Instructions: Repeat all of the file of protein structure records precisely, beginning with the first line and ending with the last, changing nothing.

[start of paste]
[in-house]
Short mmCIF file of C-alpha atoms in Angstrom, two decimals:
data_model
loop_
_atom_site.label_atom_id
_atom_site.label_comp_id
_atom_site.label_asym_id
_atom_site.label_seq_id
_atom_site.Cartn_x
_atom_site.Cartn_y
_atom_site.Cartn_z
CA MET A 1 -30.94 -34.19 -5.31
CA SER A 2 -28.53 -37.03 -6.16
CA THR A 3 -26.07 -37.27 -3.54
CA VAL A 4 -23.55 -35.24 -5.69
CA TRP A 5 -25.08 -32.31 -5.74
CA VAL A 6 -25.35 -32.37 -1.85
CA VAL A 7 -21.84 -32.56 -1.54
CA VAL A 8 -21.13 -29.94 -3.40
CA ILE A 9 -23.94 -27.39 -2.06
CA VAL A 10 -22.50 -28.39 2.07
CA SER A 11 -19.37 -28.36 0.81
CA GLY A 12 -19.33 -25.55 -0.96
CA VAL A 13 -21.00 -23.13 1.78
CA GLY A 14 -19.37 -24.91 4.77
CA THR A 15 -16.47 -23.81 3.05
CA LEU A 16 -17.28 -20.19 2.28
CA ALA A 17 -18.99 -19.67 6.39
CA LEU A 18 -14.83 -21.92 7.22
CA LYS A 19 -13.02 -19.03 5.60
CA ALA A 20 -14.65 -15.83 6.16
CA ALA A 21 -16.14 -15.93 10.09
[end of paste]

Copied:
[in-house]
Short mmCIF file of C-alpha atoms in Angstrom, two decimals:
data_model
loop_
_atom_site.label_atom_id
_atom_site.label_comp_id
_atom_site.label_asym_id
_atom_site.label_seq_id
_atom_site.Cartn_x
_atom_site.Cartn_y
_atom_site.Cartn_z
CA MET A 1 -30.94 -34.19 -5.31
CA SER A 2 -28.53 -37.03 -6.16
CA THR A 3 -26.07 -37.27 -3.54
CA VAL A 4 -23.55 -35.24 -5.69
CA TRP A 5 -25.08 -32.31 -5.74
CA VAL A 6 -25.35 -32.37 -1.85
CA VAL A 7 -21.84 -32.56 -1.54
CA VAL A 8 -21.13 -29.94 -3.40
CA ILE A 9 -23.94 -27.39 -2.06
CA VAL A 10 -22.50 -28.39 2.07
CA SER A 11 -19.37 -28.36 0.81
CA GLY A 12 -19.33 -25.55 -0.96
CA VAL A 13 -21.00 -23.13 1.78
CA GLY A 14 -19.37 -24.91 4.77
CA THR A 15 -16.47 -23.81 3.05
CA LEU A 16 -17.28 -20.19 2.28
CA ALA A 17 -18.99 -19.67 6.39
CA LEU A 18 -14.83 -21.92 7.22
CA LYS A 19 -13.02 -19.03 5.60
CA ALA A 20 -14.65 -15.83 6.16
CA ALA A 21 -16.14 -15.93 10.09